Literary reputation[edit]

The readership of Lorna Beers can be said to be at a very low ebb today.(All three of her novels are not only out of print but actually qualify as rare books.) Even short biographical articles are difficult to find. Beers’ popular audience today is composed largely of teachers and parents or grandparents who were touched by her children’s books in the 1950s, or somehow came across Wild Apples and North Wind in the 1960s. (It is now long out of print as well). There is a continuing interest in her novels, however, by professors and graduate students in literature, and they continue to be a focus of doctoral dissertations and scholarly articles on the literature of the plains states, or early twentieth century feminist authors, or American literary regionalism.

Works[edit]

  • Prairie Fires (1925)
  • A Humble Lear (1929)
  • The Mad Stone (1932)
  • The Book of Hugh Flower (1952)
  • The Crystal Cornerstone (1955)
  • Wild Apples and North Wind (1966)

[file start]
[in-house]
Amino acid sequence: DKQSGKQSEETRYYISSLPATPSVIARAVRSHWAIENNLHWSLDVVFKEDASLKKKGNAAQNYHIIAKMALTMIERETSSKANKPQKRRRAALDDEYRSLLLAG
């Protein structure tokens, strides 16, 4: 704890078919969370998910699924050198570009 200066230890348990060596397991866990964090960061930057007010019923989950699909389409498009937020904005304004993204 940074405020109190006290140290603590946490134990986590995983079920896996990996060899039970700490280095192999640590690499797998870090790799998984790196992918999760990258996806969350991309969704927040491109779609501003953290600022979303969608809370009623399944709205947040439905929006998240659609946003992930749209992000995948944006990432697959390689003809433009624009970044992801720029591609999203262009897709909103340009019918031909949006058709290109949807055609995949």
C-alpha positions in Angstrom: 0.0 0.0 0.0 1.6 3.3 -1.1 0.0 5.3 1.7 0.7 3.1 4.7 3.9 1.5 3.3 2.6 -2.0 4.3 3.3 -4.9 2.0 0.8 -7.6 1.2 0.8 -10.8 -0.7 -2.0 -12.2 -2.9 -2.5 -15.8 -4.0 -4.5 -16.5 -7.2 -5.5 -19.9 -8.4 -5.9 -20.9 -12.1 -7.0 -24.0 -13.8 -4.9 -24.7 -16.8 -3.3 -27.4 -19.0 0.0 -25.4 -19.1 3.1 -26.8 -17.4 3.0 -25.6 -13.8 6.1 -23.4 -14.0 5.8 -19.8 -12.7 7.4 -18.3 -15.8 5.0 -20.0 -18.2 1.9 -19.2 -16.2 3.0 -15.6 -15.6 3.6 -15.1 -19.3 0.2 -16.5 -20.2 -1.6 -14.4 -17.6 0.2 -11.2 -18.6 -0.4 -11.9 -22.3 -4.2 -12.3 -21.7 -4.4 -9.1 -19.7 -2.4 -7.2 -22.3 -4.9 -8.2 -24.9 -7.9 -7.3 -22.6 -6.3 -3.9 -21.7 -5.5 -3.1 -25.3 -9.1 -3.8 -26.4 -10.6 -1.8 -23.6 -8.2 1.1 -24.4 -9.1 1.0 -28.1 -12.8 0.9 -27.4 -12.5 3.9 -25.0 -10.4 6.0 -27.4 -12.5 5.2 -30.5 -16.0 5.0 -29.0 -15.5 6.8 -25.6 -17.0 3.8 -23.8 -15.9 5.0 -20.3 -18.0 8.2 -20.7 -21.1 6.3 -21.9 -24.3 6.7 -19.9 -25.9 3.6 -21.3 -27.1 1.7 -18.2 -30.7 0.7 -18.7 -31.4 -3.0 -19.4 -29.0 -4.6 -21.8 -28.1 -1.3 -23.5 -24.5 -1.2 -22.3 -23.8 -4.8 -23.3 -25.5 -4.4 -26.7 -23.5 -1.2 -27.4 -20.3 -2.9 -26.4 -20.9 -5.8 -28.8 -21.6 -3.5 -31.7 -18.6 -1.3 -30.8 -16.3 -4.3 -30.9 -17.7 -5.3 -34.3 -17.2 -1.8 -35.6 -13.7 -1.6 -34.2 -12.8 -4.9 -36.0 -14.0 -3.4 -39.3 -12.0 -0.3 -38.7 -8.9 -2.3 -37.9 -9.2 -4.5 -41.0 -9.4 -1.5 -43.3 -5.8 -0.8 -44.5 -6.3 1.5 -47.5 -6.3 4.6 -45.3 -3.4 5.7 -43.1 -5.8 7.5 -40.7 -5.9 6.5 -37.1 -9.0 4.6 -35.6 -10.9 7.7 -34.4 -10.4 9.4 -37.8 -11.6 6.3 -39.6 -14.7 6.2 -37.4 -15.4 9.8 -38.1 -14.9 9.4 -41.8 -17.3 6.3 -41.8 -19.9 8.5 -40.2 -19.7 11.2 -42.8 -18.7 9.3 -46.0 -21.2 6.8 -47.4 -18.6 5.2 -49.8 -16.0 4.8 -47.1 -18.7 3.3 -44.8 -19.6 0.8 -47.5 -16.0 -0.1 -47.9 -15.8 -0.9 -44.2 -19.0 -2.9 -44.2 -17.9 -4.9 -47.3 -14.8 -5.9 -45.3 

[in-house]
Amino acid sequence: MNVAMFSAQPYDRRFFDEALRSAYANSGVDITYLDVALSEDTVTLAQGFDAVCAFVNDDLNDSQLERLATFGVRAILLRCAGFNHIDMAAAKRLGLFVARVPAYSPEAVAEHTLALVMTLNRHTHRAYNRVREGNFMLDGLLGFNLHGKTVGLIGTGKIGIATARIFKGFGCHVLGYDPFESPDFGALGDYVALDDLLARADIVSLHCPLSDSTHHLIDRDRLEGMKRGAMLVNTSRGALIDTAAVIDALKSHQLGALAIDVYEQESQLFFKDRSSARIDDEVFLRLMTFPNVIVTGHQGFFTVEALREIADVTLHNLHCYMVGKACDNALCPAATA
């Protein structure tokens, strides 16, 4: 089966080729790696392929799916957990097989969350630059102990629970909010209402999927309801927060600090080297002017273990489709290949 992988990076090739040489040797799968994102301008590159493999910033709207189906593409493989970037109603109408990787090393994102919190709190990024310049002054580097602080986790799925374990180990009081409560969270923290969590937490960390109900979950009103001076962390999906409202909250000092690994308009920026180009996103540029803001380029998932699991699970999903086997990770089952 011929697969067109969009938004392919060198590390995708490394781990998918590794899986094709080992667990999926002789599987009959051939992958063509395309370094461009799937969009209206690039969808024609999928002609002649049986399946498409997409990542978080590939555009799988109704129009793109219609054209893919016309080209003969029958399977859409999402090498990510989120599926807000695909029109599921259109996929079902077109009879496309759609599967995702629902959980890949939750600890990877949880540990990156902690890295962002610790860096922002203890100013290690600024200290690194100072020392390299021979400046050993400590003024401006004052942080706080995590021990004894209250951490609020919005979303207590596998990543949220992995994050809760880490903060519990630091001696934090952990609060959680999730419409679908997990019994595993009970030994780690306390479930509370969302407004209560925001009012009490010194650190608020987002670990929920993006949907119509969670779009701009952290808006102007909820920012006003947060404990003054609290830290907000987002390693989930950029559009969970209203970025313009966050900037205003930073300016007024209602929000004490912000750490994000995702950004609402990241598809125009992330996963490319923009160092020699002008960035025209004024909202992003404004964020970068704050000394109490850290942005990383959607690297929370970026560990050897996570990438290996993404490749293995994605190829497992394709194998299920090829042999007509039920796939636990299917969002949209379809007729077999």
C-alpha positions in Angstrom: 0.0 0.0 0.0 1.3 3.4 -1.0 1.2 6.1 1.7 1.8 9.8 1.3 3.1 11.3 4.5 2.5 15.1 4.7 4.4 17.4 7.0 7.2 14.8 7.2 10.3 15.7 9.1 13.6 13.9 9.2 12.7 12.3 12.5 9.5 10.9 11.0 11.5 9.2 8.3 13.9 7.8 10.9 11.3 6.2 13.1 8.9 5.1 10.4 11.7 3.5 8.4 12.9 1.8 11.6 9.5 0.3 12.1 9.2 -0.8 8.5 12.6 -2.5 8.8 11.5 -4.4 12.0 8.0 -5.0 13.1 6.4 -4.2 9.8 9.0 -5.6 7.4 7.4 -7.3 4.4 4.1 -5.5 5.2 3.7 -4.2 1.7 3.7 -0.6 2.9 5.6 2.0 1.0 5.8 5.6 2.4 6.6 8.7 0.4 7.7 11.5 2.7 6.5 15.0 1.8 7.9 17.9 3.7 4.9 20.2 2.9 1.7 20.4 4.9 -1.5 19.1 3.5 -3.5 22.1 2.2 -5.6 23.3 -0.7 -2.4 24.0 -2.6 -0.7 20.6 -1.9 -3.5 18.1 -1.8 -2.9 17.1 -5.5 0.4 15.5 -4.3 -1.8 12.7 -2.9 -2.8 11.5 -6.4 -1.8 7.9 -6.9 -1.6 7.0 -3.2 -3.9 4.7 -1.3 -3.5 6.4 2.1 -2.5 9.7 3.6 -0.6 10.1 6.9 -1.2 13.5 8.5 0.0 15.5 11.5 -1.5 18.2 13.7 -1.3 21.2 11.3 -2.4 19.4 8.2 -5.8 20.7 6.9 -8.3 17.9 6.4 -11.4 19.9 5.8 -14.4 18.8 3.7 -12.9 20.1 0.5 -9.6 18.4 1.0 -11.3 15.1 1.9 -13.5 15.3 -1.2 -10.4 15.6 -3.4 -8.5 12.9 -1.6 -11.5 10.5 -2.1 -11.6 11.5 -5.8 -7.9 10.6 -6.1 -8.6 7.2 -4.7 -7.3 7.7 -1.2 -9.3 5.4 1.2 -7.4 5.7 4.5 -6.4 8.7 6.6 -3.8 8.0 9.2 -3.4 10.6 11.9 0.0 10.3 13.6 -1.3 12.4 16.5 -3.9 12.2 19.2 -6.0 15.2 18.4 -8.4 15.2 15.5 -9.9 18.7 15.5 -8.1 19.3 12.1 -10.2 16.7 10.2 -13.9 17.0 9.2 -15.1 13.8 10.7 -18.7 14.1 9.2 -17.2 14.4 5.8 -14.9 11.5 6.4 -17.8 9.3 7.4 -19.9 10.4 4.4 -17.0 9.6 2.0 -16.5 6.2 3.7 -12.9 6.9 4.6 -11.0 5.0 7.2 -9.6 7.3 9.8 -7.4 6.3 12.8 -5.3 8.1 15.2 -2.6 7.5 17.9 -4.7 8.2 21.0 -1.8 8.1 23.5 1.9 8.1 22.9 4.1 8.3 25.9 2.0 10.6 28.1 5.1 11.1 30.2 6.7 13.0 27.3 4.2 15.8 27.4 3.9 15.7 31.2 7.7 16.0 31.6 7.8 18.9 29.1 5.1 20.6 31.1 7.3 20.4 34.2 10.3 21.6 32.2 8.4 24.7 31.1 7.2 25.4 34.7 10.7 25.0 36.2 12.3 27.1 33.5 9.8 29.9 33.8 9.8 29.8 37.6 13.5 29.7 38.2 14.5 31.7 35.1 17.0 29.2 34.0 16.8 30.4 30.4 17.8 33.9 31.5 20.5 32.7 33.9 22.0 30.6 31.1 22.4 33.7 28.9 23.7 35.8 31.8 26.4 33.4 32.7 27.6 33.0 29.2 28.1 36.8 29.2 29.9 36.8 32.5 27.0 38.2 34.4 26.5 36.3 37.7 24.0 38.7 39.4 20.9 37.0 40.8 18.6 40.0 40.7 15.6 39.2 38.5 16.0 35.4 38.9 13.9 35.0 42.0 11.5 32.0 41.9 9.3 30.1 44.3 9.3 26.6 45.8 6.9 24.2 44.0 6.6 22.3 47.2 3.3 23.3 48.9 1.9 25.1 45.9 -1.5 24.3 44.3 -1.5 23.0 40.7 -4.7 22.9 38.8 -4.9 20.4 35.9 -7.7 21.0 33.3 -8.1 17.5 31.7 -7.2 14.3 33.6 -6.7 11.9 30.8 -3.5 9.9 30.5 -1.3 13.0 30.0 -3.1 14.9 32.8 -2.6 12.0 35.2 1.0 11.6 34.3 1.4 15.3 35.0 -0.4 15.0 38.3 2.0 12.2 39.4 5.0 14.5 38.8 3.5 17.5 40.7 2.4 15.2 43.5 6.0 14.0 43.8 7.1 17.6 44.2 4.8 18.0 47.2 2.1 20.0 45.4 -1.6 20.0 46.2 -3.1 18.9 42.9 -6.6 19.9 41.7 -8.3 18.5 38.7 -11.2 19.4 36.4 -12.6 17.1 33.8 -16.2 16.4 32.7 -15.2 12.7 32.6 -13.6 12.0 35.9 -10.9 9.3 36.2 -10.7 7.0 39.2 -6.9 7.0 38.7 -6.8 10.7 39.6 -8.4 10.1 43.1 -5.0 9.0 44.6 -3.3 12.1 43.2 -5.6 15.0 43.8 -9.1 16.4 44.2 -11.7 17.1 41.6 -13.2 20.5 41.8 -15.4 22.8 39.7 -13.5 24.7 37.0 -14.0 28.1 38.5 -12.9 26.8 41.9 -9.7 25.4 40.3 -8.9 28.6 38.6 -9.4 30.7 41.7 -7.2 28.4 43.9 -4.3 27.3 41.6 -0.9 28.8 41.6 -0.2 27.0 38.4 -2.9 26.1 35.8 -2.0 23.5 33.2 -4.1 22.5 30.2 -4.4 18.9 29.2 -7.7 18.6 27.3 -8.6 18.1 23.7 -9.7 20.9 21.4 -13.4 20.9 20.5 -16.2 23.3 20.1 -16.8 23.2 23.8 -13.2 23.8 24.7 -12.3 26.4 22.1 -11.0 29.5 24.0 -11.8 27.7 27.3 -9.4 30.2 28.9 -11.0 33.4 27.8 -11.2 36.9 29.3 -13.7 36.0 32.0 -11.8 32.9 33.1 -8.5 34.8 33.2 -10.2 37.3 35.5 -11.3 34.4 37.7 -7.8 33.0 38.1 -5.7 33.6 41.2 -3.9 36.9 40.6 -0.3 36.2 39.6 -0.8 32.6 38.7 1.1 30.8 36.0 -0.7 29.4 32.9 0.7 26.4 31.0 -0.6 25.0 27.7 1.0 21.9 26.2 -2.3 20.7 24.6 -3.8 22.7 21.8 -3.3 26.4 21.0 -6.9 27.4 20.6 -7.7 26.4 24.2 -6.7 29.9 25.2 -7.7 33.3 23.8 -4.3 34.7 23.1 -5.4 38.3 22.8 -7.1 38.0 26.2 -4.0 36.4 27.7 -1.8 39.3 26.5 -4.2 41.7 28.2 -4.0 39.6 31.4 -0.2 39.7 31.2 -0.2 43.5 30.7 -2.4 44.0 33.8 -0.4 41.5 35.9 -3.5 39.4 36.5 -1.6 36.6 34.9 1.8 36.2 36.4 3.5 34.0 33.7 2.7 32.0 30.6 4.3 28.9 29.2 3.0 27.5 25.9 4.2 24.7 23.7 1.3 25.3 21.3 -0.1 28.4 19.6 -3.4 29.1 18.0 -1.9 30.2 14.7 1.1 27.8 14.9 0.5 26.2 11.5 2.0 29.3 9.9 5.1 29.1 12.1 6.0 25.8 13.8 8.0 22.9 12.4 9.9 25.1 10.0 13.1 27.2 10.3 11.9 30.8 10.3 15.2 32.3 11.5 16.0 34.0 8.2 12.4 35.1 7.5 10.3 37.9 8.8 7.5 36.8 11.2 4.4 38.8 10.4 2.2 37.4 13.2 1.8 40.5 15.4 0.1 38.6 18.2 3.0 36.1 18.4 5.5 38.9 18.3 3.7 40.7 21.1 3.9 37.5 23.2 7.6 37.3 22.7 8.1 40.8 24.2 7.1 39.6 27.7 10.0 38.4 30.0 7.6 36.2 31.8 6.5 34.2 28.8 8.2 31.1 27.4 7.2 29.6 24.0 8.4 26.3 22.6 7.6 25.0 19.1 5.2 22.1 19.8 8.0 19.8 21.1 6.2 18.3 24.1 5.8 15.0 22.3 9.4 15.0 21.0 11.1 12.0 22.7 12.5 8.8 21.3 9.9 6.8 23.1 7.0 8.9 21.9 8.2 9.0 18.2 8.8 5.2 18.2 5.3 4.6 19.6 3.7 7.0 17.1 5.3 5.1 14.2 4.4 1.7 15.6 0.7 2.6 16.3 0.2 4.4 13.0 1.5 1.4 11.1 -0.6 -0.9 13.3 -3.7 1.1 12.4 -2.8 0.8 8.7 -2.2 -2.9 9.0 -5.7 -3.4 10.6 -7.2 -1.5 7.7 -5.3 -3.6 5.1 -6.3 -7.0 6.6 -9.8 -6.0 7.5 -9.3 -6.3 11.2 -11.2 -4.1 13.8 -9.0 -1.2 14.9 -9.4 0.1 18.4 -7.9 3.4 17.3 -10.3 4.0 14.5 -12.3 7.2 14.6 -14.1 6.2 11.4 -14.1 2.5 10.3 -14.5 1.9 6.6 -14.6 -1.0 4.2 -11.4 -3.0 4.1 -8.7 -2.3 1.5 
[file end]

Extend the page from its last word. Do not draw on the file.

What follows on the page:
Photo of cover of Lorna Beers' memoir Wild Apples and North Wind.
Anticipating Annie Dillard.

Footnotes[edit]

  1. ^ Cited in a story about two generations of the John Beers family provided in the Community History section of the Maple Plains, Minnesota, website.
  2. ^ Chambers, Lorna Beers. Personal interview with Jay Divine, Staunton, Virginia, December, 1974.
  3. ^ Minutes, University of Minnesota Agricultural Committee, September 15, 1921. “Mrs. Lorna Beers Chambers as Teaching Fellow in the Department of Sociology for the year 1921-22, beginning September 19, at $600."
  4. ^ According to a capsule biography provided by W. W. Norton Company on the inside dust jacket of Wild Apples and North Wind, W. W. Norton, 1966.
  5. ^ Chambers, Lorna Beers. Personal interview with Jay Divine, Staunton, Virginia, December, 1974.